A memorable Opening Day for Nats

WASHINGTON -- Just when it appears that Bryce Harper has it all figured out in his transition to the major leagues, he does something to remind everyone that he's 20 years old. Like airmailing a cutoff man. Or slapping hands in the dugout so hard after a home run trot, his manager and teammates have to remind him that the post-long ball celebration isn't a contact sport.

True, Harper looks foreboding in the batter's box, but he's still just a pup in need of some veteran guidance. After he hit his second home run in two at-bats against Miami's Ricky Nolasco on Monday, Nationals fans rose en masse to request a curtain call. Harper obliged, but only after asking teammate Chad Tracy for permission.

As ridiculous as that sounds in principle, keep in mind that Harper isn't all that far removed from asking his dad if he can borrow the car keys.

"I looked at Trace and said, 'Should I do this or not?'" Harper said. "I try to look at everybody and ask. And he was like, 'Get up there. Who cares?'"

It never gets old, watching a talented young ballplayer navigate the learning curve and realize his potential on the way to bigger and better things. As a sellout crowd at Nationals Park watched Harper and pitcher Stephen Strasburg put on a wondrous display of Opening Day baseball in a 2-0 victory over the Marlins, the thought had to cross everybody's mind: Are we in for an entertaining year, or what?

Harper went deep twice and made a laser throw from left field that led to a double play in the seventh inning (even though, as he sheepishly admitted, he missed the cutoff man). Strasburg threw seven shutout innings before handing the ball to setup man Tyler Clippard, who gave it to new Nationals closer Rafael Soriano for the save. Although Strasburg struck out only three Marlins, he didn't walk a batter and retired 19 in a row after allowing a single to Juan Pierre leading off the game.

Some media members wondered aloud if the two former No. 1 draft picks weren't trying to outdo each other. They weren't alone.

"I think so,'' Clippard said. "Maybe a little bit. You have to ask them, but that's what it looked like.''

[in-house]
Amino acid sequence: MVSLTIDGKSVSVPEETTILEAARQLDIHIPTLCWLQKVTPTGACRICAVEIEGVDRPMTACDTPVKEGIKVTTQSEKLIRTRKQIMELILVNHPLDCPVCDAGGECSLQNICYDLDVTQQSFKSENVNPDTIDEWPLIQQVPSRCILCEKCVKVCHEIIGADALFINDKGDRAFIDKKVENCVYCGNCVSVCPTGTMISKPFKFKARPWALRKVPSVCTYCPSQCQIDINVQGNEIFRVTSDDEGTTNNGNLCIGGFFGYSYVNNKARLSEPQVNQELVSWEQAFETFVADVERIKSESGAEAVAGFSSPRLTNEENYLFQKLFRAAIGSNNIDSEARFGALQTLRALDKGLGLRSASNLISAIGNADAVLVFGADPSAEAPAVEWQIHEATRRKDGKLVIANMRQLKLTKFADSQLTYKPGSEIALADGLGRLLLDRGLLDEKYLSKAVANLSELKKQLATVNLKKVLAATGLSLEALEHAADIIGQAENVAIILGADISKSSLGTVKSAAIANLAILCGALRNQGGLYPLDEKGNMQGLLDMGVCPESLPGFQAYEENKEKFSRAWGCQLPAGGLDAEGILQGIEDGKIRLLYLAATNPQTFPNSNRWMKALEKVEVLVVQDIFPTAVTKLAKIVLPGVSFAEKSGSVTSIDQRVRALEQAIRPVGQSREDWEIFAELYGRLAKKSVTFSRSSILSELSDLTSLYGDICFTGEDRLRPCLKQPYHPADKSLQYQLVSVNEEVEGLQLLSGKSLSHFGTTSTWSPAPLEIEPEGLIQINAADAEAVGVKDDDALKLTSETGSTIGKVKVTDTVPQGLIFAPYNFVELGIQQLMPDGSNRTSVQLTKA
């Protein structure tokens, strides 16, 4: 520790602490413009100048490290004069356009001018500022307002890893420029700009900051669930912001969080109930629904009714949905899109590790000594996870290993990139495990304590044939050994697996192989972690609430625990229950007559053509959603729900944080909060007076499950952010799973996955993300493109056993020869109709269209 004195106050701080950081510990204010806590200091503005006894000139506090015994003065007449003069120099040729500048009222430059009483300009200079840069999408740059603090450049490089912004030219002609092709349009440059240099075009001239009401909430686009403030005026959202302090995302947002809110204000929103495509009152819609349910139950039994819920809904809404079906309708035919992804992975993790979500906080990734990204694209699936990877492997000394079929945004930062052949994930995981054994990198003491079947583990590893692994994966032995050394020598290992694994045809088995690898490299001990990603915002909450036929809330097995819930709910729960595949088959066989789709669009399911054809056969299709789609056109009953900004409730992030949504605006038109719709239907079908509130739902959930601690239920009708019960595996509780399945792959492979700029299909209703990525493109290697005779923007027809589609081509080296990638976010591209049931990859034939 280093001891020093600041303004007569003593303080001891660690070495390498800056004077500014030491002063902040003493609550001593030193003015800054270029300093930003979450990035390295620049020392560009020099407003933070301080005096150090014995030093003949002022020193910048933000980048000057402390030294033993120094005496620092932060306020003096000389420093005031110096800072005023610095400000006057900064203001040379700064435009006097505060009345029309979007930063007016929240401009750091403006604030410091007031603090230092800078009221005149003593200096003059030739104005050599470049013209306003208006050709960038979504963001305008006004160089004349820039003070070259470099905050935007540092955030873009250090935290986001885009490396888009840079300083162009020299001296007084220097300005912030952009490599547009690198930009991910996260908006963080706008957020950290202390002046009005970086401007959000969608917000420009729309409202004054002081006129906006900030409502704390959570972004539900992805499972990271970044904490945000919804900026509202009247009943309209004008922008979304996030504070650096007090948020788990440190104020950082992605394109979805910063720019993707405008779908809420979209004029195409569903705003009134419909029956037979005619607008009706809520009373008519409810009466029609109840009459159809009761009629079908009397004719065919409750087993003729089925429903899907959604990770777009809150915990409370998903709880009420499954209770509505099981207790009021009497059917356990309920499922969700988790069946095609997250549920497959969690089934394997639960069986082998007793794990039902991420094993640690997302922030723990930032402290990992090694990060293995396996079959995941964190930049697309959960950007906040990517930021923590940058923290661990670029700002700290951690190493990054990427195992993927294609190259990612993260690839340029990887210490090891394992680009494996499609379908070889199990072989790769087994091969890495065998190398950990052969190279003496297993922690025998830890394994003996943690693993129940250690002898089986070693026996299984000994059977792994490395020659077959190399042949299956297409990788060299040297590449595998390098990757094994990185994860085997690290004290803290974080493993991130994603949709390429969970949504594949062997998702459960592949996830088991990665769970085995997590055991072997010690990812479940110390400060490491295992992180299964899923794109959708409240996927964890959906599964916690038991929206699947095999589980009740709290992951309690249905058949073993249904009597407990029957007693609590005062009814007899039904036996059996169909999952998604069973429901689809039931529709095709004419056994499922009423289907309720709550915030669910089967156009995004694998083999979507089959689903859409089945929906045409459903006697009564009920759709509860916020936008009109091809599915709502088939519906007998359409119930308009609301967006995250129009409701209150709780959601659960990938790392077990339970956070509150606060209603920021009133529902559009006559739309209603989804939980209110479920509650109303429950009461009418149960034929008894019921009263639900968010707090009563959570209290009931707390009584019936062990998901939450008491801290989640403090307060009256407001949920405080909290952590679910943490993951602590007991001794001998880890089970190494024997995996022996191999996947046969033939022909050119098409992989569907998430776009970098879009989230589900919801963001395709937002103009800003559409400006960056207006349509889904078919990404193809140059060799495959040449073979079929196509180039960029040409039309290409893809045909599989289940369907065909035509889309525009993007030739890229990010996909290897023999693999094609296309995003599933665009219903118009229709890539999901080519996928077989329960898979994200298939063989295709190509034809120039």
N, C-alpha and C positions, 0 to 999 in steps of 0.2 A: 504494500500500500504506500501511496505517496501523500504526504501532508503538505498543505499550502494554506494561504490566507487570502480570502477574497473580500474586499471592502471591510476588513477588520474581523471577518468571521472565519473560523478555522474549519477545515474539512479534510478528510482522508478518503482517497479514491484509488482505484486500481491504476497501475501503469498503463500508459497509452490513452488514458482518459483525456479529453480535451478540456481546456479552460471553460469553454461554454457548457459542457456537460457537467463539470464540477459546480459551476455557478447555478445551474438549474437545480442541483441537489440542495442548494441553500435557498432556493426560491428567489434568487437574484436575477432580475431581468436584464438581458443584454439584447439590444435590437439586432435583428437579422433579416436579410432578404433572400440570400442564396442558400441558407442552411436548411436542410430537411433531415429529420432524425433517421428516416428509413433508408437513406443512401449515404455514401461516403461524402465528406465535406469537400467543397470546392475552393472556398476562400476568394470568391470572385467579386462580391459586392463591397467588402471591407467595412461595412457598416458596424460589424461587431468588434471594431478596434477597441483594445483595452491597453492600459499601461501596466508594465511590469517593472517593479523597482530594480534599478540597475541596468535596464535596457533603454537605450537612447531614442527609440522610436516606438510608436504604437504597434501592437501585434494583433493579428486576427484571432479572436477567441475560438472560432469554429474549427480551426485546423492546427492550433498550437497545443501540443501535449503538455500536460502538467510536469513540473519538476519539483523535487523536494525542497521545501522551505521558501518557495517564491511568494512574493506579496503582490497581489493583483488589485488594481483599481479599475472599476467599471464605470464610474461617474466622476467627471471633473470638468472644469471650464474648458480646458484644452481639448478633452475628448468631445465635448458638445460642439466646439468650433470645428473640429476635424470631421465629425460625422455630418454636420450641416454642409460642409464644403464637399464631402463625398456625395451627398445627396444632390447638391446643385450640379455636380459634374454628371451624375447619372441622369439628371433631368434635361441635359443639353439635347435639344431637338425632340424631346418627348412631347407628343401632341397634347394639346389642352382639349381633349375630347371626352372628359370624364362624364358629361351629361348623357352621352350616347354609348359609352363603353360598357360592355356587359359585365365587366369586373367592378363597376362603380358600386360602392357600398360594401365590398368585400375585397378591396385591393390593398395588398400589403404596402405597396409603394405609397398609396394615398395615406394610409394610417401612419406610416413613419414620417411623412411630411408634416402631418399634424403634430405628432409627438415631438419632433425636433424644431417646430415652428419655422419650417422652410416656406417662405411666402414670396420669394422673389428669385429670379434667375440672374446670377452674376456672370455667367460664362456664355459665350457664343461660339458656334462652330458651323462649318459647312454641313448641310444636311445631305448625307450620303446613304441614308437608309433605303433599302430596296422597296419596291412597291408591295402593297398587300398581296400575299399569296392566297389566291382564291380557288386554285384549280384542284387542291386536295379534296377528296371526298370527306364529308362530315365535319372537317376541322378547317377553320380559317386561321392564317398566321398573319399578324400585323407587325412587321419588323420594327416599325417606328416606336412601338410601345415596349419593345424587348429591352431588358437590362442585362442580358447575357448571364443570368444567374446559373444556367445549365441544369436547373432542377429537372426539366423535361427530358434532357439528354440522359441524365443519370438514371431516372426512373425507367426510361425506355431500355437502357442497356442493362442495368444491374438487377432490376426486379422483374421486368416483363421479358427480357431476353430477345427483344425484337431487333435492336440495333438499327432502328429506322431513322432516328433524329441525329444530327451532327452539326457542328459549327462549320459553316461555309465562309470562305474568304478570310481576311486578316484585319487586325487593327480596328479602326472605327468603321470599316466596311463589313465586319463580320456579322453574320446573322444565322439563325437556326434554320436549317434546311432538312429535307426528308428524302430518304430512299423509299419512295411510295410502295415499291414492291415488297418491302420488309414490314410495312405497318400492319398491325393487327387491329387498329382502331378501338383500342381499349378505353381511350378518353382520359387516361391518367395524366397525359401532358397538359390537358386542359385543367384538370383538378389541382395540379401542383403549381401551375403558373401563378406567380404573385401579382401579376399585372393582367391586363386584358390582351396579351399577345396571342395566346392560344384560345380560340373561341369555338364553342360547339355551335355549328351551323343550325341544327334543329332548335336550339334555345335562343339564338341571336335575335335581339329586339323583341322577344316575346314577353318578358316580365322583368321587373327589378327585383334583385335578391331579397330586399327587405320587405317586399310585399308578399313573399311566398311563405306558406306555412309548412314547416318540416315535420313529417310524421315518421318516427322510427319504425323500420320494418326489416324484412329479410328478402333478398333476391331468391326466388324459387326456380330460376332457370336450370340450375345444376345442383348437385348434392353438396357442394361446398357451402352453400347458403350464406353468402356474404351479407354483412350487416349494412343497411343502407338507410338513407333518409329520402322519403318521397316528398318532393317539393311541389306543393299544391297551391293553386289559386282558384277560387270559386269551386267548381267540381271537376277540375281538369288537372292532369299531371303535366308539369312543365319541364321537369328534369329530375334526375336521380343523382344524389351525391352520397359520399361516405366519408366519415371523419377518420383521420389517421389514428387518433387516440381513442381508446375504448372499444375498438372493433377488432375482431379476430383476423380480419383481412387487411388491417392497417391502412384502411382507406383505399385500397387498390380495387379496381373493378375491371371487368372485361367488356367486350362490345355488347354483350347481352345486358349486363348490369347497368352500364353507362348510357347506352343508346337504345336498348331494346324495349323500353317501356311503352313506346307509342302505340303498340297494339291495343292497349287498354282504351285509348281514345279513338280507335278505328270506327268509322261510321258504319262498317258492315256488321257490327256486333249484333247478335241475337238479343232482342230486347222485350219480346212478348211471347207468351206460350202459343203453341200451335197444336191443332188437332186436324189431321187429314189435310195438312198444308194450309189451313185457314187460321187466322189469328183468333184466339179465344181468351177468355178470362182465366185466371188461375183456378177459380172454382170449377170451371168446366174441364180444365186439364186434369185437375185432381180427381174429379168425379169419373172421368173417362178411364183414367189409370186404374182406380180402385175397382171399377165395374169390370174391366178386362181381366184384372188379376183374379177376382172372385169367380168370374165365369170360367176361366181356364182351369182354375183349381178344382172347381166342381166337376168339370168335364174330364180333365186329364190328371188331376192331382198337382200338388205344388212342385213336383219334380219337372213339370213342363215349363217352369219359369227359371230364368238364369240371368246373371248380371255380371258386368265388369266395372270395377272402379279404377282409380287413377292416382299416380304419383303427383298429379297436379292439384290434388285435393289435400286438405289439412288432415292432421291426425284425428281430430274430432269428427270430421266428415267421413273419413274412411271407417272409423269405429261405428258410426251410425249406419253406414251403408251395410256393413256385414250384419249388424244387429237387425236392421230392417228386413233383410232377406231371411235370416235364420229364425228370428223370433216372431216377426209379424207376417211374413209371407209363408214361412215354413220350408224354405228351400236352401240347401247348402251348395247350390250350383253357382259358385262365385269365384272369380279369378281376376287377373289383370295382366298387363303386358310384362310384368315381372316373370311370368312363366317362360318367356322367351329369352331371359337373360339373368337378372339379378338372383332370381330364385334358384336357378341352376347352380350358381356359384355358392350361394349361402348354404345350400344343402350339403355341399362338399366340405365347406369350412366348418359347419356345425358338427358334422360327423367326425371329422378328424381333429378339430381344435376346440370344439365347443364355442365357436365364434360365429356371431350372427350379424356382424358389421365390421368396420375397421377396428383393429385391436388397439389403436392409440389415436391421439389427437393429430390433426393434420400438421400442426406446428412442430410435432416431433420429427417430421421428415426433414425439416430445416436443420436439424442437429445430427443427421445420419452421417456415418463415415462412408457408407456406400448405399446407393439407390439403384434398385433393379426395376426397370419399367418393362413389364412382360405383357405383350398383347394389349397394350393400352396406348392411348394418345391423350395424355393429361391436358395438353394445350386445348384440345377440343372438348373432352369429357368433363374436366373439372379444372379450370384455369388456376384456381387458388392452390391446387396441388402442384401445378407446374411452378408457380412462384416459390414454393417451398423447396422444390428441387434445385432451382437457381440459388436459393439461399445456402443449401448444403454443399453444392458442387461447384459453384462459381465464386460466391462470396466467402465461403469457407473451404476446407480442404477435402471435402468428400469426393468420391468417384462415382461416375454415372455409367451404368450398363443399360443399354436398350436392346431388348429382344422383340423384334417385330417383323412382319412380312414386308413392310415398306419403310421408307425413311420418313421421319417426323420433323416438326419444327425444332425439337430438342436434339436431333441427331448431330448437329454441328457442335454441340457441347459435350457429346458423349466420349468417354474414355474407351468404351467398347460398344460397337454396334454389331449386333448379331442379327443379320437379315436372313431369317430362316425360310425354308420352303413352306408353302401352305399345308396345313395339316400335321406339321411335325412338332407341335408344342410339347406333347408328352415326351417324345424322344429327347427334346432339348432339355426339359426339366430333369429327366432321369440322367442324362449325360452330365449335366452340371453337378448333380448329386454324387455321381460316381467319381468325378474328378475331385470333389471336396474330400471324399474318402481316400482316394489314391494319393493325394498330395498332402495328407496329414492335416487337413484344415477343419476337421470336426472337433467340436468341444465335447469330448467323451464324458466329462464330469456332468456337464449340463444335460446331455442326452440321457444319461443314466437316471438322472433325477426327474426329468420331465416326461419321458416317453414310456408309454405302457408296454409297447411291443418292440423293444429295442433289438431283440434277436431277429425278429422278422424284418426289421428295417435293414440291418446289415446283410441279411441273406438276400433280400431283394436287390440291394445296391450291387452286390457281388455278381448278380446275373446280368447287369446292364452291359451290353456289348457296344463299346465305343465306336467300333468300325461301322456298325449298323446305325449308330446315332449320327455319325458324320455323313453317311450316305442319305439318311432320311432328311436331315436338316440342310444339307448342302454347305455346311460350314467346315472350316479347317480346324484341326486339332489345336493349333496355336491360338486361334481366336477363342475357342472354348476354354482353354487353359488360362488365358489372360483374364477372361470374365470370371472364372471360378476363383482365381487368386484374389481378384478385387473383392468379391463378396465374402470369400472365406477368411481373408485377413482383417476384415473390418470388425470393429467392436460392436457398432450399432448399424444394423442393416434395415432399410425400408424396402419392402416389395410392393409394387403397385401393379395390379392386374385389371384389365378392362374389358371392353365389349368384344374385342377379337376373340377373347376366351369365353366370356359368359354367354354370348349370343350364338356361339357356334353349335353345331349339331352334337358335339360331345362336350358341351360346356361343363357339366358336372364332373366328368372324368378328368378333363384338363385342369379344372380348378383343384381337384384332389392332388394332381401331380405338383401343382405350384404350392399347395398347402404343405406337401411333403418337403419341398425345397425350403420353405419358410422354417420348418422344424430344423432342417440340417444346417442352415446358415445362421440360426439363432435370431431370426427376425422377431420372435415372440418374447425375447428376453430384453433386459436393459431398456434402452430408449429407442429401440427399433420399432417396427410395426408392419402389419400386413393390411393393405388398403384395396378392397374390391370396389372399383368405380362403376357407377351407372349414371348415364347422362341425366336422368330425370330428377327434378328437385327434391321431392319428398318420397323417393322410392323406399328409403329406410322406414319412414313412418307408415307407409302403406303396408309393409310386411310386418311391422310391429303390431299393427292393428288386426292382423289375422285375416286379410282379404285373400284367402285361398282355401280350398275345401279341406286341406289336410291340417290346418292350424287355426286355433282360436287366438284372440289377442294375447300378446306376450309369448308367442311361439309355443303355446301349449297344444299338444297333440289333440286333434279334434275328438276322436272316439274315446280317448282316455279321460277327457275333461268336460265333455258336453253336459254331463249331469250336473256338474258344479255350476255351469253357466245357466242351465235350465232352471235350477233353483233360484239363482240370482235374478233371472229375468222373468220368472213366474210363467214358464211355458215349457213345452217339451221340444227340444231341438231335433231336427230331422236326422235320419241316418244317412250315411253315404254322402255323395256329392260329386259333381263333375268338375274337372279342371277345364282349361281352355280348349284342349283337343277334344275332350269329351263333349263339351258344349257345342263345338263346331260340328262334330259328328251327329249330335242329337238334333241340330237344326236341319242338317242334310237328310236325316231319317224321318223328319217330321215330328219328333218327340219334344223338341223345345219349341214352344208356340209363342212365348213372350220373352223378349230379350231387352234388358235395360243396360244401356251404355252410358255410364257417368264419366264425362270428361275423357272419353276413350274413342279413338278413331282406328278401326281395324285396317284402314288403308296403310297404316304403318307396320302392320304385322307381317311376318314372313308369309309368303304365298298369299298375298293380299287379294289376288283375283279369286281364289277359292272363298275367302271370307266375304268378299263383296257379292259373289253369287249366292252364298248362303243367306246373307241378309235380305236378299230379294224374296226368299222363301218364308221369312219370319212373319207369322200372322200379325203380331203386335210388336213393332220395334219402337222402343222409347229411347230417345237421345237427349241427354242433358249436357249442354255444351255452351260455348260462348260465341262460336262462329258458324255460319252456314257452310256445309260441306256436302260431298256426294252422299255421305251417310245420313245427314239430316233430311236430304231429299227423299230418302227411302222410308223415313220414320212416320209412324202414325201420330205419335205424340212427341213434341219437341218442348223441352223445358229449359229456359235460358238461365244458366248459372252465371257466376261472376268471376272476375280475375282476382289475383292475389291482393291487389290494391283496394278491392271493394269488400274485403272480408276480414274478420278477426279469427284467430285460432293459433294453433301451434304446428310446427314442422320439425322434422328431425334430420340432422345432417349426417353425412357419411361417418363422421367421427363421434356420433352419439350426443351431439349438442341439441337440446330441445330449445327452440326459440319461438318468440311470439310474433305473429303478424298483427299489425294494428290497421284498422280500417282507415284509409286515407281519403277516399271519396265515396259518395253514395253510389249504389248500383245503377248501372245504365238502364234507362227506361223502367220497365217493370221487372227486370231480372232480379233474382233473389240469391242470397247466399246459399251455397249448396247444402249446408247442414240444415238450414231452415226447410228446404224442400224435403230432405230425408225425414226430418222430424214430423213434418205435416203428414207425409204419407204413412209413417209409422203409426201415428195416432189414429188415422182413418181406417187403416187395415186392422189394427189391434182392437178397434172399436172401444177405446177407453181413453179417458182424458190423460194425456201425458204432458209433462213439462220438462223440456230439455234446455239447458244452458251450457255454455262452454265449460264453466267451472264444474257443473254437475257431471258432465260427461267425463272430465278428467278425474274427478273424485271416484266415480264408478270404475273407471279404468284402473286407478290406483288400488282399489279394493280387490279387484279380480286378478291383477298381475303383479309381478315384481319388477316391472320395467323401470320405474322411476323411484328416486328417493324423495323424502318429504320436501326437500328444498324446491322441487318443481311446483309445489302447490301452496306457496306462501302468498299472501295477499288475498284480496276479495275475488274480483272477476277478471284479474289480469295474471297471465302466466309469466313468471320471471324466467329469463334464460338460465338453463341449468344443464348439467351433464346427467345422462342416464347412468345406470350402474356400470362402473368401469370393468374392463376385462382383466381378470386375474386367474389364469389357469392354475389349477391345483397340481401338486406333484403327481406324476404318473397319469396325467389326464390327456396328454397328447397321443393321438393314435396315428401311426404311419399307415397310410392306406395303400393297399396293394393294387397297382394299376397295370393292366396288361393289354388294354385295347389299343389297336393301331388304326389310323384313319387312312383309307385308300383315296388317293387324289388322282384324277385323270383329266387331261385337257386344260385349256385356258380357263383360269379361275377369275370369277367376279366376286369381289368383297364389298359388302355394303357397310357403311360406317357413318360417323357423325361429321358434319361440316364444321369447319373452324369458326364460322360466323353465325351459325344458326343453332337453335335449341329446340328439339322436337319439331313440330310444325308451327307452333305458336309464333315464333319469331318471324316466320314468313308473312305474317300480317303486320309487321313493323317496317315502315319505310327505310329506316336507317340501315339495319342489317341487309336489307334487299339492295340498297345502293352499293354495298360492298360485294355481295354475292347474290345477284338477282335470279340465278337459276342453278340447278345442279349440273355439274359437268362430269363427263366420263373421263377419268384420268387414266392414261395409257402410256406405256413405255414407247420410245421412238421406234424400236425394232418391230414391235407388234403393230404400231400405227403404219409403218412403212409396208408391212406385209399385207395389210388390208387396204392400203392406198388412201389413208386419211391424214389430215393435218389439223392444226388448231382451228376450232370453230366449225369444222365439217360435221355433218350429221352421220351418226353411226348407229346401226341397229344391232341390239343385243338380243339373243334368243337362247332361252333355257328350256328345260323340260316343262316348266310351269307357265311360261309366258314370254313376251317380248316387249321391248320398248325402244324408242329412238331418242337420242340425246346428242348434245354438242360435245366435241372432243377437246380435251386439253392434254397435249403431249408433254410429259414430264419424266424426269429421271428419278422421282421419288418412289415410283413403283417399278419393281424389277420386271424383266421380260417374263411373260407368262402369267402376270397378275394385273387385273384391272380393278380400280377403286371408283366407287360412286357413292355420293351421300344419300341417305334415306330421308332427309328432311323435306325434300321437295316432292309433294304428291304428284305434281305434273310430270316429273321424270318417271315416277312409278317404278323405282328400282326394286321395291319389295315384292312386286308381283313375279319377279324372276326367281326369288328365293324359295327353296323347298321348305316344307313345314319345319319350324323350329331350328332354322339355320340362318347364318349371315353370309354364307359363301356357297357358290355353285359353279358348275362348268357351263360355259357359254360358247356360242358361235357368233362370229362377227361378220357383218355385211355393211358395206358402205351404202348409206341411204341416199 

For much of his rookie year, Harper had to live down his "bad boy'' reputation and the inevitable rites of passage -- like taking a Cole Hamels fastball in the back simply because he's Bryce Harper. But something was different from the moment Harper arrived at spring training in Viera, Fla., in February. Yes, he's added some muscle, but Harper also seems calmer, more authoritative and self-assured in the batter's box. The soft stuff that proved so vexing at times last season may not be so problematic this year.

"I think he learned a lot about himself last year, just going around the league and facing different pitchers and seeing what they're trying to do to him,'' said Nationals hitting coach Rick Eckstein. "His pitch recognition is superior and he goes up there with a plan. He lays off pitches he doesn't want and swings at what he wants. He's very advanced for his age.''

In his first plate appearance, Harper drove a 1-0 curveball from Nolasco over the right-field fence to give the Nationals a 1-0 lead. In his next at-bat, he laid off a 2-2 splitter in the dirt to work the count full. Nolasco followed with a slider, and Harper punished it to right for home run No. 2. Then he calmly accepted high-fives from everyone in the dugout.

"I'm glad he cut it down on the second one,'' said Washington manager Davey Johnson. "My hand was still stinging from the first one. I think a lot of people's were.''

The word around the Nationals is Strasburg seems more relaxed this year now that he no longer has the pressure of a dreaded innings limit hanging over his head. He's also making some subtle changes, like trying to throw more first-pitch breaking balls for strikes and do a better job of pitching inside to lefties.

The biggest item on Strasburg's agenda is fastball command. If he can get ahead in the count, it will lead to shorter innings and keep him fresh for what the Nationals hope will be a deep run into October. Strasburg's 44.2 percent ground ball ratio last year (according to FanGraphs) was middle-of-the-pack, but he's going to try to elevate that by mixing in more two-seamers this year. If his 10 ground ball outs against Miami were any indication, he's on the right track.

"He did a great job working the zone and pitching smart,'' said Nationals shortstop Ian Desmond. "I looked up in the sixth inning and he had like 65 pitches and I thought, 'He's come a long way.' Earlier in his career, you would look up in the sixth and he would be close to 100.

"If he wants to be a workhorse, he's going to have to pitch more games like this with a lower pitch count. Putting more trust in us defensively -- that's what it's all about.''

The Nationals have a stacked roster, and those high expectations and glowing preseason predictions are resonating with the fan base. The Opening Day crowd of 45,274 was the second largest in the history of Nationals Park, which opened for business in 2008. It was surpassed only by the 45,966 fans who watched Washington lose a heartbreaker to St. Louis in the deciding game of the National League Division Series last October.

Clearly, this whole Natitude thing isn't going away anytime soon.

"D.C. is a city where there are a lot of things going on,'' said third baseman Ryan Zimmerman. "For someone to come watch you, you have to make it worth their while and make it the thing to do.''

Baseball is both fun and fashionable in Washington these days. If Bryce Harper and Stephen Strasburg have any say in the matter, it's going to be that way for a while.